On His Turf: Secrets Of The Colts Groundskeeper

Troy Glendenning grew up in Lebanon, Indiana. He was in his early 20s when the Colts arrived in Indianapolis. His dad had season tickets. Along the way, he got his foot in the door at the team’s West 56th Street headquarters – and he’s been there ever since.

Now the director of facilities and grounds, it’s his 20th season with the team.

“I kind of started out in building and grounds and then I took this over probably 10 years ago.”

It’s a job he’s perfectly suited for.

“I’m outside. I’m kind of my own boss. I know what I have to do. I don’t report to anybody who tells me, ‘Do this, do this, do this.’”

He’s got some other perks, too.

“I mean, who gets to wear flip-flops at work?”

Glendenning spends most of his time on the back of the property, tending to three acres of land that make up the two outdoor practice fields. Unlike the bluegrass in your yard, maintaining this grass is a fulltime year-round job.

“This is Bermuda grass. So, this is what they call warm season grass. It requires being mowed every day, every single day,” he says. “We fertilize every two weeks, where a homeowner would typically fertilize maybe once every six or seven weeks.”

He’s constantly resodding, reseeding, and replacing – in reaction to the conditions.

“The first frost, this grass starts turning brown. It’s still playable, but they need color – for video, for pictures. So then, it’s still Bermuda with an overseed of rye. And then I leave that until after all the OTAs are done, then I kill the rye,” he says. “And that’s when I try to figure out how much Bermuda comes back every year. Do I need to resod the whole field? Do I need to resod down the middle? Do I need to resod just little patches? It’s different every year.”

That’s because the weather in Indiana is different every year – and sometimes every day.

“It’s actually my job before practice to report to the coach. Field conditions, it rained overnight, let’s go on this field because it drains a little better, there’s a chance of storms coming in, whatever the case may be. Sometimes, I fail miserably – because of the weather people.”

Weather is one thing Glendenning can’t control. For everything else, he takes full responsibility. He takes his job seriously – and personally.

“If the field isn’t right or if it’s too loose, too slick, too whatever – it can cause an injury,” he says. “If we’re not on top of what we’re doing, it can cause a problem.”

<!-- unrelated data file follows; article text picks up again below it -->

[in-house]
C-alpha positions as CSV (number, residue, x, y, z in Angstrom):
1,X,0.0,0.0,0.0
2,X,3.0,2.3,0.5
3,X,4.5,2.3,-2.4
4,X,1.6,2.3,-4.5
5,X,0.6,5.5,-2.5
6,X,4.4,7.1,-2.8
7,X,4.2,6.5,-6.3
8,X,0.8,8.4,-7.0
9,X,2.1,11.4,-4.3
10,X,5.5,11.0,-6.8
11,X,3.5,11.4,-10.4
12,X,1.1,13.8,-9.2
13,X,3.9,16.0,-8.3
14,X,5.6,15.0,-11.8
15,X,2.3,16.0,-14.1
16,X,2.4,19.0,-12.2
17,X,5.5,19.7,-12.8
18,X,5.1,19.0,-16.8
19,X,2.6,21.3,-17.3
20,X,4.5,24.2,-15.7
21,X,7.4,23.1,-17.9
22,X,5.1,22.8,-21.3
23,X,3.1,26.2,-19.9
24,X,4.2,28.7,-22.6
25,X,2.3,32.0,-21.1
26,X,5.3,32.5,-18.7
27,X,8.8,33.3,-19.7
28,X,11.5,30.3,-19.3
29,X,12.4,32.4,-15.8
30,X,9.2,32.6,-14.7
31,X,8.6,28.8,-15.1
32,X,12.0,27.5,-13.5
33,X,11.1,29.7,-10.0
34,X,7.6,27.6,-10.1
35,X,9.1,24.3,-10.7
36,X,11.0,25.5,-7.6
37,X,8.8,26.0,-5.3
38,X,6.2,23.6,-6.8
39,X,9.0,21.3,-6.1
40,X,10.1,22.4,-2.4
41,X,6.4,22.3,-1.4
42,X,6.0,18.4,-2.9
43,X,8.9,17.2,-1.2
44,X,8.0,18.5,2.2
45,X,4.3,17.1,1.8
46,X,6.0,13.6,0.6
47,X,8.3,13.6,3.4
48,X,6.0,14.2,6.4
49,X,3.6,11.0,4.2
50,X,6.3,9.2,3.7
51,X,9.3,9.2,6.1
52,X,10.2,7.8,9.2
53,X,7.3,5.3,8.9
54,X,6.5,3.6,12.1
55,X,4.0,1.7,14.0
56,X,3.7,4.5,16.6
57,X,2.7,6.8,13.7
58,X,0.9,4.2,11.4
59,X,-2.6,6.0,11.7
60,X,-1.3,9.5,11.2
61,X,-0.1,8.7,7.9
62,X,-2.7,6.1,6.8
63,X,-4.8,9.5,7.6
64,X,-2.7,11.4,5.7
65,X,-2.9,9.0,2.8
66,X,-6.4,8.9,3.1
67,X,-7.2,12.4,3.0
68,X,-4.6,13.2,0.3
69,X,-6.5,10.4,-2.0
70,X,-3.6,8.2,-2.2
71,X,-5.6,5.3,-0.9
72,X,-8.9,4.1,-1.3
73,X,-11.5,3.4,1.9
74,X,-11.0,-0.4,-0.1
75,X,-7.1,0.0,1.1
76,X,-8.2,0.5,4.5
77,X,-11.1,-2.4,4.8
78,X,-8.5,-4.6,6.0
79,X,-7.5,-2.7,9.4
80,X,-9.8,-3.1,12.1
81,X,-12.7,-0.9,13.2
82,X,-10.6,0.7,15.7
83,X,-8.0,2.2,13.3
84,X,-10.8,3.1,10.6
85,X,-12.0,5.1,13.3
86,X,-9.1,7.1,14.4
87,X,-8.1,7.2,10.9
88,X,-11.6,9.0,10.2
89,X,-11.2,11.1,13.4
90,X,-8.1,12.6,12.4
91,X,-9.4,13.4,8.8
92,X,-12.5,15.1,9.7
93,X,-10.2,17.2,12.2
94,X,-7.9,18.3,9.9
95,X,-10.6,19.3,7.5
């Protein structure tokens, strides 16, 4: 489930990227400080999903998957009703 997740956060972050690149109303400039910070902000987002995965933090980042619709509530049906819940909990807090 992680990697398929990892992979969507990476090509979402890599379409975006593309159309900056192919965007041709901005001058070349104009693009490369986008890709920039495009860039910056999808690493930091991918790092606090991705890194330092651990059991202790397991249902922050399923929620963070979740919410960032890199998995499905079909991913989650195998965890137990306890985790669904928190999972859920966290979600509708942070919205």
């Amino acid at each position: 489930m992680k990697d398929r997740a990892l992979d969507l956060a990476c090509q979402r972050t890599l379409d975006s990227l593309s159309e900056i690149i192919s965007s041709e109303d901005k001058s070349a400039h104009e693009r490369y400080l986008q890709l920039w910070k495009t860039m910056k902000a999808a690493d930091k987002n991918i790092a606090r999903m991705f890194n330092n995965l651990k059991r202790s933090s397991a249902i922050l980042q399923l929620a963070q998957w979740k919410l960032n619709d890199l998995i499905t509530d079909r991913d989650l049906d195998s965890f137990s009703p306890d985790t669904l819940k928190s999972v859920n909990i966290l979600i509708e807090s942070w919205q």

“Is that stressful?” I ask.

“Oh!” he exclaims, then pauses. “I cringe during practice, I really do. There are injuries. But they could happen anywhere, they could happen in the parking lot. But I do worry, absolutely.”

Which is why he does everything in his power to prevent that. It’s a process that takes about three hours before each practice.

“We walk the fields and we make sure there’s no specific holes, there’s nothing that I know would cause it,” he says.

He sticks around during practice – not to watch the players, but to watch the grass.

“There’s no better test than people practicing on it. So then I can say, ‘Ok, it was a little too soft today.’ Or, ‘It’s too hard.’ Or, ‘I need a little sand.’”

The players don’t replace their divots and they don’t apologize for tearing up the field. But they do appreciate what Glendenning does and they tell him so on occasion. It’s not something he expects though. In fact, it’s quite the opposite.

“Here’s how I look at it – it’s my job,” he says. “So if they don’t say anything, then I know I’m doing my job.”

But if you don’t think his job affects their job – think again.

“If they come out and see the field looking good, in their mind it’s going to play fine and they can go 100 miles an hour. If they come out and they step in a hole before they get on the field, what’s in their mind? ‘Oh, crap. What else is wrong out here?’”

But that’s not going to happen – not on his watch, anyway.

“They don’t even go out there until it’s time for practice,” he says. “I guess they trust me.”

For the Colts, it’s not just the work of 53 players that drives their season. It’s the cumulative effort of the players, the coaches, and the staff who put them in a position to succeed day after day, week after week, month after month…

And it all starts on the practice field.